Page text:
Eight Occupations In Everyday Life

2099 Words 9 Pages
A developmental profile is a way to observe and record the occupations that a subject completes in their everyday life. In order to complete an accurate developmental profile, as many areas of occupations as possible, should be recorded. The eight occupations that humans engage in include activities of daily living (ADLs), instrumental activities of daily living (IADLs), rest/sleep, work, play, leisure, education, and social participation (American Occupational Therapy Association, 2014, p. S4). The implantation of these occupations will vary between people, which makes every human unique.
Personal Data
The subject of, this developmental profile is my sister’s friend, Bridget. Bridget is from a small town in northeastern Pennsylvania, by the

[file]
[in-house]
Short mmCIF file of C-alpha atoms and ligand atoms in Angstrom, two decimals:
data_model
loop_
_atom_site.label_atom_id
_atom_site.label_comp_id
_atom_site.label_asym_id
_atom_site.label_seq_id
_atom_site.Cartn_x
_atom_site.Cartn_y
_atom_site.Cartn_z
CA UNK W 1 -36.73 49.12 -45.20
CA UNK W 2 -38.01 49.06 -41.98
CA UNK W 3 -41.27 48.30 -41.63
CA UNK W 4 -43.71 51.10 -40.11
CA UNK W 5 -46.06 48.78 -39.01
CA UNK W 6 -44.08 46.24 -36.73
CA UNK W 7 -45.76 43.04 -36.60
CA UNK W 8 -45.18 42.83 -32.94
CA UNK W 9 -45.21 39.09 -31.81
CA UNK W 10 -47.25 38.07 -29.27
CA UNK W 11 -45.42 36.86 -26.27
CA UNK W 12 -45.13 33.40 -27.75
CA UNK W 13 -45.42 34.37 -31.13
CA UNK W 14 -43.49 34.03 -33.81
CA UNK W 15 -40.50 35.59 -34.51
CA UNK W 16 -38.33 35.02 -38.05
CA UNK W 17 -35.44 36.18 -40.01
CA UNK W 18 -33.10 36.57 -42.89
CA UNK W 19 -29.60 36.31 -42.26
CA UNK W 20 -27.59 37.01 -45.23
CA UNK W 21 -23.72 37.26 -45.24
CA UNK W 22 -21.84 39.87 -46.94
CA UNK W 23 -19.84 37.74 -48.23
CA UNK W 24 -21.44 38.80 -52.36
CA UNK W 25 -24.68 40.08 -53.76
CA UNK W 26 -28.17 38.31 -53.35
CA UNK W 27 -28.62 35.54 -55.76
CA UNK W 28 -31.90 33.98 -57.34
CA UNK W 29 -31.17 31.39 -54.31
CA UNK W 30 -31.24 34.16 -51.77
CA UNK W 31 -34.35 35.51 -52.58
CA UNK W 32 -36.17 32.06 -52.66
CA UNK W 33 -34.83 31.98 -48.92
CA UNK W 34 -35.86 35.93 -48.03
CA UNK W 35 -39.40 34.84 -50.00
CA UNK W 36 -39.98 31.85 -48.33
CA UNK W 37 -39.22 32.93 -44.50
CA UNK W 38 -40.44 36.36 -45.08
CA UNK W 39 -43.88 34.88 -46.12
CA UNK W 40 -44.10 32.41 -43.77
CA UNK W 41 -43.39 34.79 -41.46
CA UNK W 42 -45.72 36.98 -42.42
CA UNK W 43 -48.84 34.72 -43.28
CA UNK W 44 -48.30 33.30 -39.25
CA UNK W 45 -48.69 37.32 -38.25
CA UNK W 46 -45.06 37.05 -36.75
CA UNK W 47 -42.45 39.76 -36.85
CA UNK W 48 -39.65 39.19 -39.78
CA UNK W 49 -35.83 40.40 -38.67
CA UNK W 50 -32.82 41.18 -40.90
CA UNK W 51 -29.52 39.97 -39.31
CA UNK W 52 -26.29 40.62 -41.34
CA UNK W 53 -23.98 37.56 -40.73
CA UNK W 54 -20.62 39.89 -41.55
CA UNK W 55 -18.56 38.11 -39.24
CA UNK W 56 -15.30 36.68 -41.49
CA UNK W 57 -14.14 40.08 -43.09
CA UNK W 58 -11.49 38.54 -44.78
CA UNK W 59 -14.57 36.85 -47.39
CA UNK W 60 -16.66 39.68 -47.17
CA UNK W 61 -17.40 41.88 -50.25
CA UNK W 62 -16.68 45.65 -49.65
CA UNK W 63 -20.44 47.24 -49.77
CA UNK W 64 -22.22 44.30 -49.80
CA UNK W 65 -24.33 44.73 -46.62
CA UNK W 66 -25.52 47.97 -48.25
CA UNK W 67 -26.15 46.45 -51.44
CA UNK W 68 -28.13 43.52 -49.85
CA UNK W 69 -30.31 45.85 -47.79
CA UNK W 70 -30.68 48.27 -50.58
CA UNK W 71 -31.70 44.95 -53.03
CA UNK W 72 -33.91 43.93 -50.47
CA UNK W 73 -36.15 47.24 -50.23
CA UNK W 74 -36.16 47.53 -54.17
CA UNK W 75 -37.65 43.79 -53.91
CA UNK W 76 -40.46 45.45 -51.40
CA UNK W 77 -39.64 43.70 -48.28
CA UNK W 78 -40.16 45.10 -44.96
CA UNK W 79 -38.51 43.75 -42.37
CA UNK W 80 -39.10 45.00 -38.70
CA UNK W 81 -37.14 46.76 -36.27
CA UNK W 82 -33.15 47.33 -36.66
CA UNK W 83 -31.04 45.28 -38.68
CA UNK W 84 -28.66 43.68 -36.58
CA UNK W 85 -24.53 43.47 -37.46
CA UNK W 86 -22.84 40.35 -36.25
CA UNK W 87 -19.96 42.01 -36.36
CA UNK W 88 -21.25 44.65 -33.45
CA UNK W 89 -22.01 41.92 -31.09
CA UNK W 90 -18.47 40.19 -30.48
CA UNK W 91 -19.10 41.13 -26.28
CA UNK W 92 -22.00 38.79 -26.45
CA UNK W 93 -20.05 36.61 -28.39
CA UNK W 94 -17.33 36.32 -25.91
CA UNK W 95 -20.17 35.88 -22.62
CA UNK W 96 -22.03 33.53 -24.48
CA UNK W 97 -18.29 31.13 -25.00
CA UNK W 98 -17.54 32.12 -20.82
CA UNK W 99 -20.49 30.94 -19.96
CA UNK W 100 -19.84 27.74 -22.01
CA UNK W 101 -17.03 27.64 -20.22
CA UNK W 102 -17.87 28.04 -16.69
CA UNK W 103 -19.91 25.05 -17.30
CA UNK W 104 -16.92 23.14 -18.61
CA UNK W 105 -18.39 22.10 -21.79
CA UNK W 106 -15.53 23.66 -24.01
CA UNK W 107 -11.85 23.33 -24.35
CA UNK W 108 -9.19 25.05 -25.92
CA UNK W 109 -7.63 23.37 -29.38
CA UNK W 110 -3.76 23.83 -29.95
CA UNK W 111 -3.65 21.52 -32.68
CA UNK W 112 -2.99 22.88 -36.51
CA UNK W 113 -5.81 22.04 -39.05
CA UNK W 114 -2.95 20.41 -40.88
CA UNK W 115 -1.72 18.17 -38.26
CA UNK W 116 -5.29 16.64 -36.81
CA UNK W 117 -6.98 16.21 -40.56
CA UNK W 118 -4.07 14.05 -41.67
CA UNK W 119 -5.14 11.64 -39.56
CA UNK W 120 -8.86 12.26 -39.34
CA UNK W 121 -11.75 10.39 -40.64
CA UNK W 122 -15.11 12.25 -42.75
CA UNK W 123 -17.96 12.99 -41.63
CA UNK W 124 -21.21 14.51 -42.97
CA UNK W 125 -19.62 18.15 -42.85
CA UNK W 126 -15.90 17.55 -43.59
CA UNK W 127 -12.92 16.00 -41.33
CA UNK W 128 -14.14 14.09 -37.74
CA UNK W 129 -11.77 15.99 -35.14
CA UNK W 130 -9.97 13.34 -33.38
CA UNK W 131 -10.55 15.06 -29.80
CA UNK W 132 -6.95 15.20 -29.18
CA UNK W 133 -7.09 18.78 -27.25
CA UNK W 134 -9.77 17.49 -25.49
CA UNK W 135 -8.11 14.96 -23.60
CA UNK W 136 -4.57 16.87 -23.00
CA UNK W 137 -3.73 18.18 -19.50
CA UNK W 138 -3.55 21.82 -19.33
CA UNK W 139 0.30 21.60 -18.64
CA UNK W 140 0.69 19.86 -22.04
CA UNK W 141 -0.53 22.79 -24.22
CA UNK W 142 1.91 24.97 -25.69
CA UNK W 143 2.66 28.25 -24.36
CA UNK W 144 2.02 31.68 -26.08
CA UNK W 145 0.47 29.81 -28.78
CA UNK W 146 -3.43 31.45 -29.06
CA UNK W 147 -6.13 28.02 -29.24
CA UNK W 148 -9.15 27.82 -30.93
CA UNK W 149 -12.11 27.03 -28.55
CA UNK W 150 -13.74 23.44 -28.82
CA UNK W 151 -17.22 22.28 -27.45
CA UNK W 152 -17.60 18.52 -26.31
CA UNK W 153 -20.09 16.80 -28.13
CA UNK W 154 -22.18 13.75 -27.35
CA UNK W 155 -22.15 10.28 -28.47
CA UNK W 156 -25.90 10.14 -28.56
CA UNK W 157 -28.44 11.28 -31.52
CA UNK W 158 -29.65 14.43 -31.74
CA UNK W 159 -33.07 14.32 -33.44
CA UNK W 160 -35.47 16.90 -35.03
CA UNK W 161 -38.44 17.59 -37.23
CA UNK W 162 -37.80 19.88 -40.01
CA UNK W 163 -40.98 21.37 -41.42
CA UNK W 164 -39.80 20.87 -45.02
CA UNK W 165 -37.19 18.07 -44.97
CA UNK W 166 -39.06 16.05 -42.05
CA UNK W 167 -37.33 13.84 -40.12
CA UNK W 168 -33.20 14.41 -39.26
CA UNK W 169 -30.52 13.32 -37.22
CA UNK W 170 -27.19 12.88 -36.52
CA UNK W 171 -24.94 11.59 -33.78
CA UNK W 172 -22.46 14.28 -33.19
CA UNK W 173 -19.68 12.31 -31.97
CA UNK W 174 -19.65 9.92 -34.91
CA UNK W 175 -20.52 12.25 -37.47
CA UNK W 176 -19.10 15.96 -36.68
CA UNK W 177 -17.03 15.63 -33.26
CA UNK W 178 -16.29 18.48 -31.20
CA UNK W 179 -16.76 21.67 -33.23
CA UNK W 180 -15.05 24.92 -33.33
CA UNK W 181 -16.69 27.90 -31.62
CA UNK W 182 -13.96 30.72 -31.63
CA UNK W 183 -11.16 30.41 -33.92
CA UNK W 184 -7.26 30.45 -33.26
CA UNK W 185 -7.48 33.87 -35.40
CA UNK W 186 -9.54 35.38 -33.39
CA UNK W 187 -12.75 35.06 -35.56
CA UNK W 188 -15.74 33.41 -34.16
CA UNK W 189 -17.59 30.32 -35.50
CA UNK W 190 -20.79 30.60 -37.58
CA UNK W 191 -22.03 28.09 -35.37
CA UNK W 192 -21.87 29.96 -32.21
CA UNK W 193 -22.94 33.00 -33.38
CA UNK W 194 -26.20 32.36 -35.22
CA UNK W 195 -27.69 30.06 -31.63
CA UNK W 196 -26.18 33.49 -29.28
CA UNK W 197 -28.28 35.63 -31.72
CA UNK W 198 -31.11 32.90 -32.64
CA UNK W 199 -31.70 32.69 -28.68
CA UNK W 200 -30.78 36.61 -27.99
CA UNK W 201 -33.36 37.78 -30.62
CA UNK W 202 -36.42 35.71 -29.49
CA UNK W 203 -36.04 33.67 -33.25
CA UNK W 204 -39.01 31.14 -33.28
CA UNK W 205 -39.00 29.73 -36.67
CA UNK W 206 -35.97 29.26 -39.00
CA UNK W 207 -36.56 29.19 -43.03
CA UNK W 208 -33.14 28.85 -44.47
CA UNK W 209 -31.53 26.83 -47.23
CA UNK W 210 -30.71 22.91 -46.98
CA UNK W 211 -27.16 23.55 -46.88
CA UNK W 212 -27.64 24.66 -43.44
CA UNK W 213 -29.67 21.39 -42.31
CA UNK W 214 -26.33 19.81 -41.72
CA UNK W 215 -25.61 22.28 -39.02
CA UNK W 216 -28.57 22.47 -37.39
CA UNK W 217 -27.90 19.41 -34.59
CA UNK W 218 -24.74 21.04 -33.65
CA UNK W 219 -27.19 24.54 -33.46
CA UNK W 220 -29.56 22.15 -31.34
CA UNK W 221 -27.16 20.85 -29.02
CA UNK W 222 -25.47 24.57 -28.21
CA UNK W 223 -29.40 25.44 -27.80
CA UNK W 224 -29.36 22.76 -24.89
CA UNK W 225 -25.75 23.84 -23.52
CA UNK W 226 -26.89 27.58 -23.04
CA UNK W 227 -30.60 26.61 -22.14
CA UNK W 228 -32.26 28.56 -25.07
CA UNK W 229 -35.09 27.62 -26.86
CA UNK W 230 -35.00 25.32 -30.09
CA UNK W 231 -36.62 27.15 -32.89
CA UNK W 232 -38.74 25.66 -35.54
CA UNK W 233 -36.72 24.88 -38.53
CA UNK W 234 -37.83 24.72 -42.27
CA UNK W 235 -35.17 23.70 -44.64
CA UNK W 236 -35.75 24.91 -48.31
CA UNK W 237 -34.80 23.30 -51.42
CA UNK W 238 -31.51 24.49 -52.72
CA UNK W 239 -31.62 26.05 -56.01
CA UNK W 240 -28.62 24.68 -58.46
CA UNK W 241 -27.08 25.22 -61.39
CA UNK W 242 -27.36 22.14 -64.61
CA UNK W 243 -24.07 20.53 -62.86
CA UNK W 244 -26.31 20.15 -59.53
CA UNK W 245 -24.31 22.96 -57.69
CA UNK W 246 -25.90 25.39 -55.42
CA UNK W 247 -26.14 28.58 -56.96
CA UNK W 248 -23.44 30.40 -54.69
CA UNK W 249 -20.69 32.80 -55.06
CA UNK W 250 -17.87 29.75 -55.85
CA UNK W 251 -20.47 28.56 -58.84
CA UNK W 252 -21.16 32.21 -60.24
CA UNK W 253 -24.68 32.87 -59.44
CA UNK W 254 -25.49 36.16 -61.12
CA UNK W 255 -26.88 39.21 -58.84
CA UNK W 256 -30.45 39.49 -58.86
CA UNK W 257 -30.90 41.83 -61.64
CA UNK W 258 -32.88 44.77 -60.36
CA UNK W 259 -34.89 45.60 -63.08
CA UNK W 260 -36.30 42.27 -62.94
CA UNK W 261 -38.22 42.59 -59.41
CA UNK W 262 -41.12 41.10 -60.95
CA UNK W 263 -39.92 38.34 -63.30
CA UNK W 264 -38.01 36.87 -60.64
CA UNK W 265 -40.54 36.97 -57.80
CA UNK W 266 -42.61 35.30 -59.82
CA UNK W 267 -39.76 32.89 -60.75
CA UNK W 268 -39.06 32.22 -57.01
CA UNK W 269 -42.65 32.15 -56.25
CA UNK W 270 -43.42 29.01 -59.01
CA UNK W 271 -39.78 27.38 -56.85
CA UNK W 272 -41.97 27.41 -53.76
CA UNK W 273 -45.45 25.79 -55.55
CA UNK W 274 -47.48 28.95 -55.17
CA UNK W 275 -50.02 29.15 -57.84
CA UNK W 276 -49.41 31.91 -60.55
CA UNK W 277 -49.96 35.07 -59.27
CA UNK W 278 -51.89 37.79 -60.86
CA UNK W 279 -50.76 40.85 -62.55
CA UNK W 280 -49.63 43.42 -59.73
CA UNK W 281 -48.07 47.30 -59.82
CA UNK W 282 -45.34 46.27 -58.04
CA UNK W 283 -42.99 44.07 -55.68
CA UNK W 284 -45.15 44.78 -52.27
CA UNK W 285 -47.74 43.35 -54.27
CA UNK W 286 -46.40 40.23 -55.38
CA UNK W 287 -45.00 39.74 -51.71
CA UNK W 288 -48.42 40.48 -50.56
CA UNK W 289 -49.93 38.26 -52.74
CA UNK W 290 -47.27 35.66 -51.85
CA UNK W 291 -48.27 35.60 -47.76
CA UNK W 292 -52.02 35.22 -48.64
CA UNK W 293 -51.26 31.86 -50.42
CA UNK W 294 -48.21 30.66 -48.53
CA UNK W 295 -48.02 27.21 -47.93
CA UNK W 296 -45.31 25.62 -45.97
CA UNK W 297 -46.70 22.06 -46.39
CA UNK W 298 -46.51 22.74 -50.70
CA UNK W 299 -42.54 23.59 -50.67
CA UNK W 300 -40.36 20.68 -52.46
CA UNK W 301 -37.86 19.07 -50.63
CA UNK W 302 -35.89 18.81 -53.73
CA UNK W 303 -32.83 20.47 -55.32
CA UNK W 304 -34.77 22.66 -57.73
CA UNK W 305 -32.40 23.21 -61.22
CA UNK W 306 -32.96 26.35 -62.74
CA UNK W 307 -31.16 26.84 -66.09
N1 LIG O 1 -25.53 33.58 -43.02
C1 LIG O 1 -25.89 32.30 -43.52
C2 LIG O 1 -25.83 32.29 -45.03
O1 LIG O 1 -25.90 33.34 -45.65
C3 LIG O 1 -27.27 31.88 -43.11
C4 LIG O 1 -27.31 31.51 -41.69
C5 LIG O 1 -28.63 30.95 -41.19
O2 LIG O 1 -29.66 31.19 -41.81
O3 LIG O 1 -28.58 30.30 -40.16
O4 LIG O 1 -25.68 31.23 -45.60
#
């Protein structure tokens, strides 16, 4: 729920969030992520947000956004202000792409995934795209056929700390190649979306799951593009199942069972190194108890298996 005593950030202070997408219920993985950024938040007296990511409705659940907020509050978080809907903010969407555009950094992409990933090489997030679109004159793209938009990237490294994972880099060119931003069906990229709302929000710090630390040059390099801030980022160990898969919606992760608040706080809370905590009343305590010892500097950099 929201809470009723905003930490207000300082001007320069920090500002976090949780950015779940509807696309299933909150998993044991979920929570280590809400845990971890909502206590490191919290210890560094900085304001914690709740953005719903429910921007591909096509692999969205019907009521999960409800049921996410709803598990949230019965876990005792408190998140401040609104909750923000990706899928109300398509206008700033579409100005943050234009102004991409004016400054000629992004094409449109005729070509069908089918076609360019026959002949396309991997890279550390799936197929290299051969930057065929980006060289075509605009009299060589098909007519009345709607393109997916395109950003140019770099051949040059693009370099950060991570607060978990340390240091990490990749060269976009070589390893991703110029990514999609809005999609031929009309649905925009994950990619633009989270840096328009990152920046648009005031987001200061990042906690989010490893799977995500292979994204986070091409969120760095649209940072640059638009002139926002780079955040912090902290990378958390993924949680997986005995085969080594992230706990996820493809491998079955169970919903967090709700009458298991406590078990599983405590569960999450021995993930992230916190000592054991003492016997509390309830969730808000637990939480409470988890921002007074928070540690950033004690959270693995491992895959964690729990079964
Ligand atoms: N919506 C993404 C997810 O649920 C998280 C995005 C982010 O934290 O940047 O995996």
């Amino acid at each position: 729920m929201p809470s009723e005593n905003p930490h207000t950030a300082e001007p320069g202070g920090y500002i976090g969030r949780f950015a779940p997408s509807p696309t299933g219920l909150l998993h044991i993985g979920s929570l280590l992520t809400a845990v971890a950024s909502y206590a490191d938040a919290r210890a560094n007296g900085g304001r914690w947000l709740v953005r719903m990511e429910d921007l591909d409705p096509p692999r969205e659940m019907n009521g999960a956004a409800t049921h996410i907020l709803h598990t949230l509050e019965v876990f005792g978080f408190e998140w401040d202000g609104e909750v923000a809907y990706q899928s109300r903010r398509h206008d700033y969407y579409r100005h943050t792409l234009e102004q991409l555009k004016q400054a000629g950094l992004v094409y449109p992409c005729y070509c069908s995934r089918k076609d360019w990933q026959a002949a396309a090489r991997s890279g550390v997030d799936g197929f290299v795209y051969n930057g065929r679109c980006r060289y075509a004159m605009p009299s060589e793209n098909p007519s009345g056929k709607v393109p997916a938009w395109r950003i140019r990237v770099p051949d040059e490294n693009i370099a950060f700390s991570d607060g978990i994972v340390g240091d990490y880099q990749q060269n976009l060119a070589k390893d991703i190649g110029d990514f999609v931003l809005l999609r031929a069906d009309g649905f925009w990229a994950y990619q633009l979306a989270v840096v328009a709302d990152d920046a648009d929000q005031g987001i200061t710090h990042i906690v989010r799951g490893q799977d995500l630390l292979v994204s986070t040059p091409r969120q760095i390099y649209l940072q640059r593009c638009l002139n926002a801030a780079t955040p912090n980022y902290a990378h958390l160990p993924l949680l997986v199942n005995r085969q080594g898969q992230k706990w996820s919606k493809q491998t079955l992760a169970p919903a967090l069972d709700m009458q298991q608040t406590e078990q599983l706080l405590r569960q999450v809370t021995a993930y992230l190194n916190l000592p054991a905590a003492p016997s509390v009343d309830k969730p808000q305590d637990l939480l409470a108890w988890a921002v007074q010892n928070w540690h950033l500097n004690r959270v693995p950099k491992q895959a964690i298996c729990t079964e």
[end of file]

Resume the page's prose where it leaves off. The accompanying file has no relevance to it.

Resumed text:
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Her school is so small, that there are only eight girls and one boy, within her class. She is very particular about her grades, and currently has an A average, in all of her classes. Along with straight A’s, Bridget is also in all honor’s courses. Bridget has three favorite subjects. Theses subjects include art, English, and grammar. She loves English and art class because, she is able to express herself. Along with expressing herself in art class, Bridget is also able to continue her artwork outside of school. Along with excelling in an academic setting, Bridget also excels in extracurricular activities. Some of the extracurricular activities she is involved in include glee club, cross country, and council president. These clubs are important to Bridget because, she is able to engage in social participation. Social participation is defined as “Interweaving of occupations to support desired engagement in community and family activities as well as those involving peers and friends” (AOTA, 2014, p. S45). Through participating in an extracurricular activity, such as cross country, Bridget not only is able to interact with other peers, but also other parents, coaches, and teams. Being that she does attend a small school, it is much more difficult for her to make friends, than outside of school. Most of the girls in her class convey snobby and pretentious attitudes, which makes Bridget realize she does not want friends like that. Bridget believes that all of these girls fall into the stereotype of 8th grade girl troubles. According to Bridget, "The girls I go to school with are not my friends. We don 't share the same values. Their priorities are expensive clothes and material things. I value spending time with family. I enjoy laughing at myself" (personal communication, 2016). Bridget is someone who loves to learn new concepts. She holds a close connection with all of her

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